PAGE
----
Hyundai’s path from replaceable econobox to highly desirable automotive brand has been a quick one. But, the track of their Genesis sedan from import-premium pretender to notable contender took an even faster pace. And, this 2nd generation of Hyundai’s new beginning appears to be the real deal. So, should established luxury-sports carmakers be worried? Let’s find out.
Hyundai’s Equus may be the brand’s posh flagship. But, it’s the 2015 Genesis that is the most important car for this brand and its efforts to expand into luxury sedan territory, especially if they ever hope to be a notable challenger to Audi, BMW, Mercedes, and other top-tier luxury marques.
That’s because the Genesis is not just a middle weight luxury car, it’s one that Hyundai has infused with enough sportiness to actually make us eager to hop in and drive it. And, when you do, you’ll find some of the seriously good interior quality that is required to be world class. It’s not all there yet, but it’s close. Hyundai has done a fine job of upping the “classy” with genuine materials such as great looking satin finish wood.
Also to play in this class, it takes the latest in high tech. Updates such as Smart Cruise Control and a Head-Up Display are in line with its competition, while available safety systems like lane keep assist and Sensory Surround have the Genesis bordering on being a self-driving car.
The hands free trunk release is pretty trick. Just stand by the trunk with the key on you for 3-seconds and the lid pops open. Virtual gauges are bold and direct while the general dash layout is very nice.
The driver’s seating position is great, with lots of adjustments and good bolstering, though some found the wide cushions a little on the hard side. The back seat borders on huge, with lots of room to spread out, even for adults.
To be a true luxury contender you also need something else, a “big” grille! The Genesis’s has one even if it is Audi-like. And, in similar fashion, this face will also soon work its way through the rest of the Hyundai brand.
Fractionally longer in overall length, yet with 3-inches more wheelbase, proportions are now more modern. It is without a doubt more upscale, and the longer arching roofline gives Genesis a far more aerodynamic profile. In the rear, panels are more rounded as well; and the jewel-like LED tail lights are mounted high.
The same 5.0-liter V8 and 3.8-liter V6 engines are available, but both have been revised for smoother operation and better torque delivery. Our tester sported the 311–horsepower V6 and its 293 lb-ft. of torque. The V6 is available with a new HTRAC all-wheel-drive system that works with Intelligent Drive Mode select to divert power forward or rearward depending on wheel slip.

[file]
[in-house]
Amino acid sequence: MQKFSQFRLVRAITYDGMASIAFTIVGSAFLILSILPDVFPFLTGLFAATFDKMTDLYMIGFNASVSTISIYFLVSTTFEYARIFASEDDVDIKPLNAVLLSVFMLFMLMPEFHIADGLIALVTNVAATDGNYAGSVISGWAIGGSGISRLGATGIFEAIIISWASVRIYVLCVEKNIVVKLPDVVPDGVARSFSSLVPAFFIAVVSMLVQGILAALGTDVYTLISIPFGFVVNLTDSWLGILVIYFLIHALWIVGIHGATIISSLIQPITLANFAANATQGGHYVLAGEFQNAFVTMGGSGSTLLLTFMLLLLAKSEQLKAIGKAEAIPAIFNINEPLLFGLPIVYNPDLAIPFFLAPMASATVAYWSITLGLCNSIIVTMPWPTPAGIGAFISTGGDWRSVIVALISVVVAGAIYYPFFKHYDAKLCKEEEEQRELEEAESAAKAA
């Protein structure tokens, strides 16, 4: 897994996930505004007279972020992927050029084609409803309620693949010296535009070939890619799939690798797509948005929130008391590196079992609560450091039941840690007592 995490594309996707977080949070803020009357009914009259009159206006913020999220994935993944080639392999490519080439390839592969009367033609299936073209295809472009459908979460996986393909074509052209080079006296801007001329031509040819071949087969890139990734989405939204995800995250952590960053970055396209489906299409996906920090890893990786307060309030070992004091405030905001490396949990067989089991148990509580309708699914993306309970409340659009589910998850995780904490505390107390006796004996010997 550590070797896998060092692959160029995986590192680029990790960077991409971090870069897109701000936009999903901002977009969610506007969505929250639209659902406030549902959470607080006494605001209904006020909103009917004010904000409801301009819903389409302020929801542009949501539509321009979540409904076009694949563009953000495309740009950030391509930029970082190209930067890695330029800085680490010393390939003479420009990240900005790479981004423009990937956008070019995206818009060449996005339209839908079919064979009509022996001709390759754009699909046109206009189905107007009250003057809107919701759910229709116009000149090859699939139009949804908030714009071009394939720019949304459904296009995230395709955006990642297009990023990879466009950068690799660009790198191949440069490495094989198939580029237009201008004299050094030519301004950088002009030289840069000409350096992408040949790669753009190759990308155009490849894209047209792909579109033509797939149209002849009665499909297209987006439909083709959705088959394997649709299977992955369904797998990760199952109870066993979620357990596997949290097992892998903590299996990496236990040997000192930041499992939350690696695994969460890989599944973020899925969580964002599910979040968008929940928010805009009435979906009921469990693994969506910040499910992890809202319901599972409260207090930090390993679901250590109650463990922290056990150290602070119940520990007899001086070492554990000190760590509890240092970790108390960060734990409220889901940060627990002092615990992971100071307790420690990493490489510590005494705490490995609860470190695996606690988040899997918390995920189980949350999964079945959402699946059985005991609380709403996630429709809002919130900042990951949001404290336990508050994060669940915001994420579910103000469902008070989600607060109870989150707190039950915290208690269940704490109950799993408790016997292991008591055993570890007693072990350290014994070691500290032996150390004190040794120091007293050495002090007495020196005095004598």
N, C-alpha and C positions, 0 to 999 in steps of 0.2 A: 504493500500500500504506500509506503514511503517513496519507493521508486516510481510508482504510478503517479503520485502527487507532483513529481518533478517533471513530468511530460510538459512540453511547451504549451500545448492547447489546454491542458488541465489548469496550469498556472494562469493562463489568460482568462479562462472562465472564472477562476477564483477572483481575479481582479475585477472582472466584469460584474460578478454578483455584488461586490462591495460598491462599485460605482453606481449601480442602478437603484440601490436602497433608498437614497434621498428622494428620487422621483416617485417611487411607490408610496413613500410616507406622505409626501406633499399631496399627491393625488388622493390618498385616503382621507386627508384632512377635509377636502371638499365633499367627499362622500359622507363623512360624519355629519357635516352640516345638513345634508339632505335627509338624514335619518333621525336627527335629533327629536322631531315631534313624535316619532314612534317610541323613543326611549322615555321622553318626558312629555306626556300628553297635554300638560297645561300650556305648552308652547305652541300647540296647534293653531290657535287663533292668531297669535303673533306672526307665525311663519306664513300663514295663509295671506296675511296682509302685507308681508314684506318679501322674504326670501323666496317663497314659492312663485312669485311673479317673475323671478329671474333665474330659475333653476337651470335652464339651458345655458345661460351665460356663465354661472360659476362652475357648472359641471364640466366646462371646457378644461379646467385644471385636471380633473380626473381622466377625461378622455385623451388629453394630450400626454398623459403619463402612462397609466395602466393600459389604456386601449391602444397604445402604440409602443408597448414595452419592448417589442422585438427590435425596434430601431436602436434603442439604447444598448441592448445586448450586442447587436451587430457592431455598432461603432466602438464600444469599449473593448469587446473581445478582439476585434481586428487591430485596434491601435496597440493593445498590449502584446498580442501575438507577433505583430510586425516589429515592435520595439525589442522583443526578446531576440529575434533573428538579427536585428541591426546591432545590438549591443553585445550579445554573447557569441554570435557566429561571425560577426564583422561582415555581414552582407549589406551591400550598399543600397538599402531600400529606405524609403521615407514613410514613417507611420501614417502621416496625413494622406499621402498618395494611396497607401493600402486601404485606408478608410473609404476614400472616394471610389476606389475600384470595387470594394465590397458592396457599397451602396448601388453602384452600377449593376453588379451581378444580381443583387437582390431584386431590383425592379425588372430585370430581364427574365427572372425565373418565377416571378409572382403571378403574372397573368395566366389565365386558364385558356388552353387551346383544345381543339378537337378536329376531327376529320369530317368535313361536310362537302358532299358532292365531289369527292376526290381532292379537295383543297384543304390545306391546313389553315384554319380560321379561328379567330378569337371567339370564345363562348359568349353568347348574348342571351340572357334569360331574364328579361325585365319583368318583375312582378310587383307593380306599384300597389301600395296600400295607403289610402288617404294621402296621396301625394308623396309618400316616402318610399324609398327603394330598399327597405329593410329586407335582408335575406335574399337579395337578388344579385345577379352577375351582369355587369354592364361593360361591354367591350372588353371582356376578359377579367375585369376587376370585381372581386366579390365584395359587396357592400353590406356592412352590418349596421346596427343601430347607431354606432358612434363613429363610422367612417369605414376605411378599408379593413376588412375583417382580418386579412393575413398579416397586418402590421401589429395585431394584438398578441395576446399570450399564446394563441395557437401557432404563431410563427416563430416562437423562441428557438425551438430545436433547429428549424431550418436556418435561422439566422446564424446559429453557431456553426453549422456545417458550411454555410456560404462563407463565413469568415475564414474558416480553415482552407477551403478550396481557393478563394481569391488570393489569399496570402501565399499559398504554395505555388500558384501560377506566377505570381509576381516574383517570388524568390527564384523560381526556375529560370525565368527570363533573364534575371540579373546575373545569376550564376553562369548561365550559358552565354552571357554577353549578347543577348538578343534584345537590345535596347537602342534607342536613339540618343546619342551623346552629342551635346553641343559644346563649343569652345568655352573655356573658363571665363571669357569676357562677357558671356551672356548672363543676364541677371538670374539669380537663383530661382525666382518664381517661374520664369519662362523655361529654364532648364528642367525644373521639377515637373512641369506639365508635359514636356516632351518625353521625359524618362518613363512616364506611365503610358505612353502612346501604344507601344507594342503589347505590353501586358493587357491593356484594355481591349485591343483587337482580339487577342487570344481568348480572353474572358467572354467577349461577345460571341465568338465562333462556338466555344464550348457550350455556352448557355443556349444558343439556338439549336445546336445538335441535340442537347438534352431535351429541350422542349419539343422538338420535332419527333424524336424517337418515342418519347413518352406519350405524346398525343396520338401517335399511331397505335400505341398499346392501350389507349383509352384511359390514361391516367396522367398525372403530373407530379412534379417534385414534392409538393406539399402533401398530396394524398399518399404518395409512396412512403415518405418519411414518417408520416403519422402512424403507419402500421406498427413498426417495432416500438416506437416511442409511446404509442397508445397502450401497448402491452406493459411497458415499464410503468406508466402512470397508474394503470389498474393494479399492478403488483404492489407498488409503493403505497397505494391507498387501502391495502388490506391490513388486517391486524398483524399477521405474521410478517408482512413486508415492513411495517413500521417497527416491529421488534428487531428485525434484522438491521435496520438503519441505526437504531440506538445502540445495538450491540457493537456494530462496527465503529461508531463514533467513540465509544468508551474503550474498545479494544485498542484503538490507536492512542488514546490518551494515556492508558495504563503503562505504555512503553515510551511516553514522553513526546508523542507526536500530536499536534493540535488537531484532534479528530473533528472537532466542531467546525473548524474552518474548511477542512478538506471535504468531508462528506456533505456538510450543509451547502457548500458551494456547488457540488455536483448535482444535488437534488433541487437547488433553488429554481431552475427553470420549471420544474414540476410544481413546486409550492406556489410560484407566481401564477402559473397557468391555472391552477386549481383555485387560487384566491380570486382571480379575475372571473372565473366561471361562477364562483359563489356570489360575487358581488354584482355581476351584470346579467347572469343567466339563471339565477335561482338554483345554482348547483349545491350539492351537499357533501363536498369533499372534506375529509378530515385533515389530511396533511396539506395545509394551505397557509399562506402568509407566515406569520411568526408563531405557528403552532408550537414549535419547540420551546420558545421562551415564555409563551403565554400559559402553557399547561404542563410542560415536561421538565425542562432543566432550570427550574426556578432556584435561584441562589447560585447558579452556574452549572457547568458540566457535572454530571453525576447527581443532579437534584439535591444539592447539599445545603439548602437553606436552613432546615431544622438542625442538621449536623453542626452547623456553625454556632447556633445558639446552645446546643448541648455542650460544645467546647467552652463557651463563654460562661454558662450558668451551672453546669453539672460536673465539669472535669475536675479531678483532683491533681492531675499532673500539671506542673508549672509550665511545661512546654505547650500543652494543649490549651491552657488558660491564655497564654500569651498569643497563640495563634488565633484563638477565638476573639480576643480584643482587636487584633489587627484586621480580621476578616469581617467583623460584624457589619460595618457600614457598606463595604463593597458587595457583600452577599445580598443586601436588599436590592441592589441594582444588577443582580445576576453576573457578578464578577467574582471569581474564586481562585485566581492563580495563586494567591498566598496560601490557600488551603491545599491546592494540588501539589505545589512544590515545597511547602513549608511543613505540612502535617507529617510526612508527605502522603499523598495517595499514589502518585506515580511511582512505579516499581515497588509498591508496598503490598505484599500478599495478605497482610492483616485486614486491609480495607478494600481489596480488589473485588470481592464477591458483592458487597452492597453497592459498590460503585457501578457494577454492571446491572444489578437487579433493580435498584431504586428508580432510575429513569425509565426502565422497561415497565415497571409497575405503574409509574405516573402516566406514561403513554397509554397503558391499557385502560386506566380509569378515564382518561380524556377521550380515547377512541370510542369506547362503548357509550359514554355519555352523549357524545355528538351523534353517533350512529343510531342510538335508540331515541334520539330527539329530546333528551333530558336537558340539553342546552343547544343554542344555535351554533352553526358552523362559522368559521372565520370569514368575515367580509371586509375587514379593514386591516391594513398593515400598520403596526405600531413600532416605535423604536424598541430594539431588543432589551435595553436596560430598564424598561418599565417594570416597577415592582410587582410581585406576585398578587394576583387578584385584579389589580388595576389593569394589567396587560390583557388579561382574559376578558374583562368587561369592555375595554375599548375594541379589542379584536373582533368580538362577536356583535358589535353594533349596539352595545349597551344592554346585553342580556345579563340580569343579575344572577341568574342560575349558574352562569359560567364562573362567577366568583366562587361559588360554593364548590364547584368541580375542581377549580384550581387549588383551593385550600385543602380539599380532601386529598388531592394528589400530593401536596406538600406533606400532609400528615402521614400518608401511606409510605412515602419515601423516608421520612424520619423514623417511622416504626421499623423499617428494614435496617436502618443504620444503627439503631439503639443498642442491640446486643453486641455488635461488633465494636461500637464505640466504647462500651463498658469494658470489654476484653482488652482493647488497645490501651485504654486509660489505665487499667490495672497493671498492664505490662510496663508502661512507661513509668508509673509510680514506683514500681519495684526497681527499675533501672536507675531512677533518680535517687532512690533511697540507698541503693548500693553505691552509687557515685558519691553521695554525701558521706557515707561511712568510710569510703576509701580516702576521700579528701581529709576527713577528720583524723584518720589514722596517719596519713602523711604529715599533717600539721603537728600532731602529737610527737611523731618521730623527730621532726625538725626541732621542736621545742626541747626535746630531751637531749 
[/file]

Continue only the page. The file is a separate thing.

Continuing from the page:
But, all this means less if the makeover de elegance doesn’t carry over to the driving experience. Well, it does, but also to a point. Ride quality is very close to the Big-3 German luxury cars, even if the sporty feel still comes up a tad short.
Things have gotten more responsive and perhaps a little more settled, but when driven aggressively there’s still plenty of roll; nothing a proper ride-and-handling package wouldn’t fix. The V6 engine sounds great, but launching torque is still low, taking our Genesis to 60 in 7.2-seconds.
Response improves markedly as RPMs climb and shifts from the 8-speed automatic transmission are quick yet smooth, making the trip through the quarter mile in 15.4–seconds at 96 miles-per-hour.
Through the cones, steering feel was numb; like most of the Germans; but on the plus side, this rear-driver still retains some of the first gen car’s tossable nature even with its big improvement in smoothness. Braking is not too shabby either, with stops from 60 averaging a short 120–feet.
The original Genesis sedan surprised us in Biblical proportions. Not just with its luxury feel, but by the fact that we liked driving it a lot. It got Genesis off to a good start and we’ve loved every namesake sedan and coupe we’ve driven since, including this car.
For which government Fuel Economy Ratings are 18-City, 29-Highway, and 22–Combined. Our 23.4 mile-per-gallon average of Regular was a good one. Though the Energy Impact Score remains average, at 15.0-barrels of oil burned and 6.8 tons of CO2 emitted yearly.
And, as nice as the Genesis has gotten, it’s still a great value proposition. The “more for less-ness” starts at $38,950. Most of its direct competition, with far better name cache, start around $50,000.
Genesis signifies birth. And, while the original 2009 Genesis sedan was certainly that, it’s this 2015 Hyundai Genesis 4-door that has the potential of being a brand changing vehicle, if they can follow up with additional models in the same vein. Then, established luxury makers will have something to worry about. Not so much about losing their current customers, but about attracting future ones.
Engine: 3.8 liter
Torque: 293 lb-ft.
0-60 mph: 7.2 seconds
1/4 mile: 15.4 seconds @ 96 mph
EPA: 18 mpg city/ 29 mpg highway
Energy Impact: 15.0 barrels of oil/yr
CO2 Emissions: 6.8 tons/yr